You can share about this fundraising giveaway on Facebook and let us know.
Unfortunately, I have to limit entries to the United States on this one, since I am also donating the postage. Hope you understand!
A winner will be chosen at random in two weeks on Monday, March 14.
Thursday, February 24, 2011
If you are serious about saving money and making the most of your shopping trips, claiming good stewardship of your time and resources, menu planning is the ONLY way to go. It stops you from buying stuff that looks good at the time but sits around in your cabinet forever, stops you from making impulse buys, and in the long run makes your life easier. Who doesn't want life to be easier? Last year I shared my tips for making the most out of seasonal visits to farm markets, but this time I thought, what about meal planning?
Here are some initial points to get started:
Plan for one week at a time. Look at your calender and decide how many meals you’ll be eating at home, and what days might demand quick and easy suppers.
Start with your supermarket circulars if you use them and see what's on sale. Pay special attention to the front and back pages because those are you best bargains. The items that stores are losing money on go on the front and back pages. Start planning. Don't forget to plan for leftovers, snacks, and lunches to take to work. If possible, make extra food at supper so you can have it for lunch the next day.
Make sure you plan your menu right up to the day when you know you will be able to make it back to the store. You need to know when your NEXT trip to the store will be after this one, so you don't over-buy or under-buy.
In case life happens and you can't get to the store next time when you thought that you could, keep an "emergency meal" on hand. Maybe even two. These should be meals that are made from frozen and pantry items that won't go bad, so it doesn't matter how long you have them stored, within reason. These are your safety nets in case you can't get to the store, or in case you thought there would be leftovers when there is not.
Don't forget to plan for dessert, too. And breakfast!
I used to menu-plan for 2 weeks ahead. It really didn't work for me because I found that there was always the inevitable SOMETHING that I would run out of and have to go to the store for anyway. Also, if you cook with a lot of fresh ingredients like I do, things would go bad before I could use them. I find that I can get away with planning for about ten days. Just something to think about.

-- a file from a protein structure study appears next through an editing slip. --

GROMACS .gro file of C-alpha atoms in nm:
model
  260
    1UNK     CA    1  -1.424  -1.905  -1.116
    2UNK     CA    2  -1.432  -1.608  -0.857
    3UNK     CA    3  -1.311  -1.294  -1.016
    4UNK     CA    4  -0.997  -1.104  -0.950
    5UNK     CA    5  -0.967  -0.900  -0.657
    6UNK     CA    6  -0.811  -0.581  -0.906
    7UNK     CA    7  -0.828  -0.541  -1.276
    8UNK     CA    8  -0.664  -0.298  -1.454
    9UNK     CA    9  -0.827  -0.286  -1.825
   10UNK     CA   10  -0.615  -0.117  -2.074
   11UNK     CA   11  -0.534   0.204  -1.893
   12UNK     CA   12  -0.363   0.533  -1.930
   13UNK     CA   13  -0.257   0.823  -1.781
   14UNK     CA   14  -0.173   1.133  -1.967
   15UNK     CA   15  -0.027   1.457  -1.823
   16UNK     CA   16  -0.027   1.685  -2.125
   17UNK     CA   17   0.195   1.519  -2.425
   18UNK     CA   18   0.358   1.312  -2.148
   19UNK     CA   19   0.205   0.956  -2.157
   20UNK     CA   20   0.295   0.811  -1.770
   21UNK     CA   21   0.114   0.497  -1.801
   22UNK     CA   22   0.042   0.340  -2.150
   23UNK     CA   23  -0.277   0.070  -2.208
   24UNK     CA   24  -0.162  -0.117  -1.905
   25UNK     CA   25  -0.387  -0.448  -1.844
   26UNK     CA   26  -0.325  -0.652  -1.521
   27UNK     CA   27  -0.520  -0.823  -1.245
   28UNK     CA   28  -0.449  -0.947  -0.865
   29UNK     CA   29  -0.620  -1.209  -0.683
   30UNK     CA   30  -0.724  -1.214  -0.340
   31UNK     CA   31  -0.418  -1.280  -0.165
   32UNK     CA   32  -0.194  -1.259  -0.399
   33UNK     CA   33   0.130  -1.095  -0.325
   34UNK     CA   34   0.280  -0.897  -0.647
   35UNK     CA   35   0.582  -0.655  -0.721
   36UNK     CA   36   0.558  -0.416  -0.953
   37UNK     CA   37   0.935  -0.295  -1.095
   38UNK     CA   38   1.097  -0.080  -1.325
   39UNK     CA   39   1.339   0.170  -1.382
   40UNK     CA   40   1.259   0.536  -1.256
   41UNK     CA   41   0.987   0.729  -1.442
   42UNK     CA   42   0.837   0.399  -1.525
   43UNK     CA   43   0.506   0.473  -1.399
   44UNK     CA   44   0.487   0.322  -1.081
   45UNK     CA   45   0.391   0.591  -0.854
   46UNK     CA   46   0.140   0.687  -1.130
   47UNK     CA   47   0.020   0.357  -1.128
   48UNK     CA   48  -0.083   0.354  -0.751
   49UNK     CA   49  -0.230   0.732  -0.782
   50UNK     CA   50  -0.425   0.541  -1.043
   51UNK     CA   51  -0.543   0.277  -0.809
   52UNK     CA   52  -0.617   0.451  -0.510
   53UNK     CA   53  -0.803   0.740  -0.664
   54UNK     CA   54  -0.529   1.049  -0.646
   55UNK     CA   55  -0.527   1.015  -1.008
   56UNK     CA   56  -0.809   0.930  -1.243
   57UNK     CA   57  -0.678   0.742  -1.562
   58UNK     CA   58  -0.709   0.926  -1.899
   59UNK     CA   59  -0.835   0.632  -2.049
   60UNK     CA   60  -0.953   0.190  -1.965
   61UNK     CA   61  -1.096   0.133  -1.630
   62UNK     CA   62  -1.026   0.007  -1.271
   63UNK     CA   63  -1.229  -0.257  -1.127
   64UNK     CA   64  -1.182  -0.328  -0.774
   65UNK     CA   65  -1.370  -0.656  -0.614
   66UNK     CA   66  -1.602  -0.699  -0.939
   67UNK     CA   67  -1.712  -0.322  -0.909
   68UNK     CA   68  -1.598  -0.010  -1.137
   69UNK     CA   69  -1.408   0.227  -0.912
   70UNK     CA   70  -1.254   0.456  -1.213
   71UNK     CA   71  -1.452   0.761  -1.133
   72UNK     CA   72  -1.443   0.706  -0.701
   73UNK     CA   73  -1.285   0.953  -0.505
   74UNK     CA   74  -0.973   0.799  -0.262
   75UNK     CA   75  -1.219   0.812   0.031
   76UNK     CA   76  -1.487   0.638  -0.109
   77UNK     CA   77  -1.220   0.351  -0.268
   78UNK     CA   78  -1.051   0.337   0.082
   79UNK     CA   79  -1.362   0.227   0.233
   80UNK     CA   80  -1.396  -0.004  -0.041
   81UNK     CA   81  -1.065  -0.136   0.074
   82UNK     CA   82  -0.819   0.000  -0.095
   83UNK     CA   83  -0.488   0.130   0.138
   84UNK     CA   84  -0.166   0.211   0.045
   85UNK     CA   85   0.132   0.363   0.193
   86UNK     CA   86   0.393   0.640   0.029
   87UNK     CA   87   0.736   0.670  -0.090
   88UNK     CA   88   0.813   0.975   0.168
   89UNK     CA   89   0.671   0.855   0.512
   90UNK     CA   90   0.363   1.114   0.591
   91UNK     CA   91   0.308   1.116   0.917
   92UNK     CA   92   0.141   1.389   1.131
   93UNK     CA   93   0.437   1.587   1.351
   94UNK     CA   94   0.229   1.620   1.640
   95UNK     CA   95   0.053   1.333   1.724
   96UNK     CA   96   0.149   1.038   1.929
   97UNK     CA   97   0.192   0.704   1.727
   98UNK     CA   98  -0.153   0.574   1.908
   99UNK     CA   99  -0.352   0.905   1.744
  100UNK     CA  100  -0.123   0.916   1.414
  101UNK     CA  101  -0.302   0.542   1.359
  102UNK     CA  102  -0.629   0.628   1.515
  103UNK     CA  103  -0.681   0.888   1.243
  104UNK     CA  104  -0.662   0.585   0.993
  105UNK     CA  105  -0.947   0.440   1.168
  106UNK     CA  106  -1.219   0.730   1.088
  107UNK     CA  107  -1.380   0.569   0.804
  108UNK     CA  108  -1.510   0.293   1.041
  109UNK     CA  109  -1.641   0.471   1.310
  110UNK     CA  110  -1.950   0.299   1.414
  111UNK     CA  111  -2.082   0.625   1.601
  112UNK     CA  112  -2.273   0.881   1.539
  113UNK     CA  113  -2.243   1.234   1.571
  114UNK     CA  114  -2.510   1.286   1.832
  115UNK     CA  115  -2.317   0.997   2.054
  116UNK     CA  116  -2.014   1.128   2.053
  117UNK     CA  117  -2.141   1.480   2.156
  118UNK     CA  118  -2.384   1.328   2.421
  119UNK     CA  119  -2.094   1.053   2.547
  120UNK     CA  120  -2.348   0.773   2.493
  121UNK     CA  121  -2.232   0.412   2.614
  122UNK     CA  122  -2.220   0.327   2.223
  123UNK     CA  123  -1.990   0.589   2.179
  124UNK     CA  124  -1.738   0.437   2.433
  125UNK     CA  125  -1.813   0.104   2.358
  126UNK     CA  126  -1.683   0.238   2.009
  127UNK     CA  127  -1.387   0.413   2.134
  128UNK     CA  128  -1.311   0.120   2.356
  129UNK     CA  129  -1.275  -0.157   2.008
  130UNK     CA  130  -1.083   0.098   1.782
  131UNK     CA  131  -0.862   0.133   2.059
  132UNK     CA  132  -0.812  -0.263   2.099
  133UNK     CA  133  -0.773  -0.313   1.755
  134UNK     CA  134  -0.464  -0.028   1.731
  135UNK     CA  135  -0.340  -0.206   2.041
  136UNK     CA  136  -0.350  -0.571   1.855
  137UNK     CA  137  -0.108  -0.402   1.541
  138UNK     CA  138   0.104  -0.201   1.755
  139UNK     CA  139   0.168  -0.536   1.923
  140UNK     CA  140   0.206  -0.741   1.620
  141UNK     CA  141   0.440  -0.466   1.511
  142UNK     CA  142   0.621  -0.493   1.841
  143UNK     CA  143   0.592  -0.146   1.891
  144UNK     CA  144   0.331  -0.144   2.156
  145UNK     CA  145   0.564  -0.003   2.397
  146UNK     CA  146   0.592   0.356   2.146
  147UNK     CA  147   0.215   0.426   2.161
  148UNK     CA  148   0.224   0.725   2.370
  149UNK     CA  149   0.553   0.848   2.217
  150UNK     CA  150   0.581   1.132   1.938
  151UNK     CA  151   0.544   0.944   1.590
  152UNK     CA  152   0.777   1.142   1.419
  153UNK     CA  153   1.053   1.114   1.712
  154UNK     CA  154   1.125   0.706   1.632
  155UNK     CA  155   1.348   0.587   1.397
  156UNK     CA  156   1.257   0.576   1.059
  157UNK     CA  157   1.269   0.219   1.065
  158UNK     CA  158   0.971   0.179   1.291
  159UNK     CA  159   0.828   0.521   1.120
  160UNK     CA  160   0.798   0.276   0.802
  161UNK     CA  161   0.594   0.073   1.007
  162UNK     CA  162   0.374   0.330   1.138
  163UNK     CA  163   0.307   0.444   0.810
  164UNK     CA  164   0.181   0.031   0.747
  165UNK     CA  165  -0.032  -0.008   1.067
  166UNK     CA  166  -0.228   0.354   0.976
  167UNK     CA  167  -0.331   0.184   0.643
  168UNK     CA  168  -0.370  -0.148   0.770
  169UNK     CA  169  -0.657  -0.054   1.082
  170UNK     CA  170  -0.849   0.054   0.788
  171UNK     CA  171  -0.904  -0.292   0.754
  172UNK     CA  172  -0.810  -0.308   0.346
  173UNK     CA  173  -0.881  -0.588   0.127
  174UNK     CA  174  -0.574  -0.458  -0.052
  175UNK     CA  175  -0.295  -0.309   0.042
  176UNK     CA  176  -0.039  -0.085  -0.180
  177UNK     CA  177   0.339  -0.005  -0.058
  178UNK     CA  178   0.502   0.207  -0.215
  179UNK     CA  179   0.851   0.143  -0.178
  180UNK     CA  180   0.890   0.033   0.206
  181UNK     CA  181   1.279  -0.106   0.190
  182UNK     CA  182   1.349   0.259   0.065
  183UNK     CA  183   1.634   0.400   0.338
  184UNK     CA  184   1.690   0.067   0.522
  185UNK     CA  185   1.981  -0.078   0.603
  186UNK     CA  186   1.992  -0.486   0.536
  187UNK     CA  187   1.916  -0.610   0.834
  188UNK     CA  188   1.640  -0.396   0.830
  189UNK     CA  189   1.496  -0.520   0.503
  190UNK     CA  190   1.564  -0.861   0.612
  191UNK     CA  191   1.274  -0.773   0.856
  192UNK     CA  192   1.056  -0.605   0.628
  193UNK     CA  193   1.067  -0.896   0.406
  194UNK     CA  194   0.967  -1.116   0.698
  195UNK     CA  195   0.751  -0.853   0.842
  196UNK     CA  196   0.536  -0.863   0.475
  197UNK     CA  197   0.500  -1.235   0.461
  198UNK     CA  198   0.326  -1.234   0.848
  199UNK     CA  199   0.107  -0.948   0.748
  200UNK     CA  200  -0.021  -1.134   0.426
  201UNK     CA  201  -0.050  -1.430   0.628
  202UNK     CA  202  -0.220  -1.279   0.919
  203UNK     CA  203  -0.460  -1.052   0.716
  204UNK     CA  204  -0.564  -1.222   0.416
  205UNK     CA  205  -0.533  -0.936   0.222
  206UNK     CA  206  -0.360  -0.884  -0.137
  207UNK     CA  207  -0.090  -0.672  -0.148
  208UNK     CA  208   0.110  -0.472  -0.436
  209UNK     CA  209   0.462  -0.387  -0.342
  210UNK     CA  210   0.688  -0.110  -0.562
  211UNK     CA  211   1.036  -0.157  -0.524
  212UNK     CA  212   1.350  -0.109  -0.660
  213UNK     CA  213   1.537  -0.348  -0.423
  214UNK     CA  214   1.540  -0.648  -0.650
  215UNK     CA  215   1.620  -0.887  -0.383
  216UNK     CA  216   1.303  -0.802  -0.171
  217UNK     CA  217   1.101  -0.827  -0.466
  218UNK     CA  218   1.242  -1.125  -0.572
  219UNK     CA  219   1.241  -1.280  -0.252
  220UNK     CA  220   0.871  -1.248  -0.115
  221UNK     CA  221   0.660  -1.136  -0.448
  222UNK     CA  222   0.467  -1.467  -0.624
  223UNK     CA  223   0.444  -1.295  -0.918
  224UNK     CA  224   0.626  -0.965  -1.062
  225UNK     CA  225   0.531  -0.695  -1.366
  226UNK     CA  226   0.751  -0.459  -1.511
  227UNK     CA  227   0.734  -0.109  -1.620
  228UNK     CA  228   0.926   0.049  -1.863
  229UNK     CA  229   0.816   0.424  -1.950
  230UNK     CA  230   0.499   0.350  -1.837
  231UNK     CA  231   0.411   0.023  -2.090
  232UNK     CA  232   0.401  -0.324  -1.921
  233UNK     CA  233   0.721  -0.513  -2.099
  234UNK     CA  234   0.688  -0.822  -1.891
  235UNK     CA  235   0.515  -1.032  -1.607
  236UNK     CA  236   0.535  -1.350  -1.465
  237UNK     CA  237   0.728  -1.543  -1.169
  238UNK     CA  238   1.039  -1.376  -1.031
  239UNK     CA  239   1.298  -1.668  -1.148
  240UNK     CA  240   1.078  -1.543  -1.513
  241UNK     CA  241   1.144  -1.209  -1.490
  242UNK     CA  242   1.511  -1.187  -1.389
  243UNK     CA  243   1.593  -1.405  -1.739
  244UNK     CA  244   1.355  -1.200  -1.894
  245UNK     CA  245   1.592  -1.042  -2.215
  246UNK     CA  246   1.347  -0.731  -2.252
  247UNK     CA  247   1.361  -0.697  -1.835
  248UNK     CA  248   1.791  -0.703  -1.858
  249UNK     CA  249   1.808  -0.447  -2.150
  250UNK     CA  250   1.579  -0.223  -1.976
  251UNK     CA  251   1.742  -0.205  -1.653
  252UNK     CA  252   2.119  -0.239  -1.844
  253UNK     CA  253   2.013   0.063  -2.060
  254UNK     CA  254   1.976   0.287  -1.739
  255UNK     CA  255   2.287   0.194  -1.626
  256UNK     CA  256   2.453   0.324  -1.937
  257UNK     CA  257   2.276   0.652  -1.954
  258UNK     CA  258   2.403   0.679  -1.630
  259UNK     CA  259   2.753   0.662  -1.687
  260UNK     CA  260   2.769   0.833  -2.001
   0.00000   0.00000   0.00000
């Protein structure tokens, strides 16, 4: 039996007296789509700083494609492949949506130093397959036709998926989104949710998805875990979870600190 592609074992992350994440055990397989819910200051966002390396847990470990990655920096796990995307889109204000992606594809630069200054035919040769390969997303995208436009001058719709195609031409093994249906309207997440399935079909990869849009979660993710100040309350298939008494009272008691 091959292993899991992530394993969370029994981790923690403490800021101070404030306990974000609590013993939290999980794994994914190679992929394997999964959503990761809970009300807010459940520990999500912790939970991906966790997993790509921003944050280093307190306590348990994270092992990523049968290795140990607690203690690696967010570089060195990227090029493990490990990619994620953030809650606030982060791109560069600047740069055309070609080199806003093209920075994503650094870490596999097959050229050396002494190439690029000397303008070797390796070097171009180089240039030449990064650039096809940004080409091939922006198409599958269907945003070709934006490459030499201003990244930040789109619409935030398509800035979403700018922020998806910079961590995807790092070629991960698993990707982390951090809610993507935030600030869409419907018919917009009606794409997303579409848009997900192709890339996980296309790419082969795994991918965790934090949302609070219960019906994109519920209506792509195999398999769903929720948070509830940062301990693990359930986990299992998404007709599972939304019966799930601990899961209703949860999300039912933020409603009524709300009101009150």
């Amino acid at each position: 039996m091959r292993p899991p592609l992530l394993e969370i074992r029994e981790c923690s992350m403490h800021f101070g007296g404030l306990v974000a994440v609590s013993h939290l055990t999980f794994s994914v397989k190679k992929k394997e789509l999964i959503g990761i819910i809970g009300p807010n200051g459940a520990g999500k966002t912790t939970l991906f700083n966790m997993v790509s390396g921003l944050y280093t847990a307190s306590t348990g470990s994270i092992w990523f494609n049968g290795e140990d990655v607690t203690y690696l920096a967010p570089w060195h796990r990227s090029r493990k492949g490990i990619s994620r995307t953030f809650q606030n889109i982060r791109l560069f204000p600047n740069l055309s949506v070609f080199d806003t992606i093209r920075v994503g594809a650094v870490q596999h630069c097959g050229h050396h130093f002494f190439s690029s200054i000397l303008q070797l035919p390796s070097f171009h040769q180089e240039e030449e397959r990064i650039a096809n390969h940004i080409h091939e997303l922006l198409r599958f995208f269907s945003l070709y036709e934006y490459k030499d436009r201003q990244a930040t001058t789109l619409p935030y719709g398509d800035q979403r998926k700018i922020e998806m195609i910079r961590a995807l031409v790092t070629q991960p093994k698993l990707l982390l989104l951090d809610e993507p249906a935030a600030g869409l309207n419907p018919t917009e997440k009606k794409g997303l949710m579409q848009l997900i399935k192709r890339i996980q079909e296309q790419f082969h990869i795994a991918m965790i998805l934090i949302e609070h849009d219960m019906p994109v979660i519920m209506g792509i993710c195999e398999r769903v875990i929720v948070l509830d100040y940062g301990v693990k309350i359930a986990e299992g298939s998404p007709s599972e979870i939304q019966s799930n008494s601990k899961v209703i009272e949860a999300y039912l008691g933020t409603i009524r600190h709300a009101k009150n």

Common menu-planning mistakes to avoid:
1) Finding a recipe, putting it on the menu, getting to the store and discovering that the ingredients are expensive or out-of-season. Or else it involves a small amount of an expensive ingredient that you will only use once.
2) Putting something on the menu without checking to see which of the ingredients you already have and do not need to buy again. Make sure you "inventory your stock" before going to the store. Don't assume you have something-check!
3) Buying out-of-season ingredients when they are at their most expensive. (Example- this is a good time to buy potatoes, not blueberries.)
These are things that work for me, but everyone has different schedules and family sizes.
So readers, help me out. What would your advice be to the young lady who first asked me?
Saturday, February 19, 2011
Another burden I cannot carry is the luxury of worrying what people think of my home at this stage. “Thank you Lord for relieving me of caring what other people think.” Now there is a motto you won’t see splashed across a wall in trendy vinyl letters any time soon, no matter how true it is. Another truth is that when you are confronted with a half-finished home with piles of construction materials in the driveway, and a dog standing on top of a mountain of stones that still wait to be spread out over the driveway, you really don’t notice the errant weeds, or smudged windows. It would be like realizing your shoelace is untied as a bomb is dropped overhead. How’s that for gratitude?
Finally, my unfinished home relieves me of long house-cleaning sessions and affords me the luxury of not being pestered by the occasional muddy shoe that finds its way inside, and saves me from expending a sigh if a little grape juice gets spilled on the floor. As my grandfather used to say, “A hundred years from now it won’t make a difference.” I think this was his spin on the familiar phrase Only one life, ’twill soon be past, Only what’s done for Christ will last. Again, a lot of truth in that.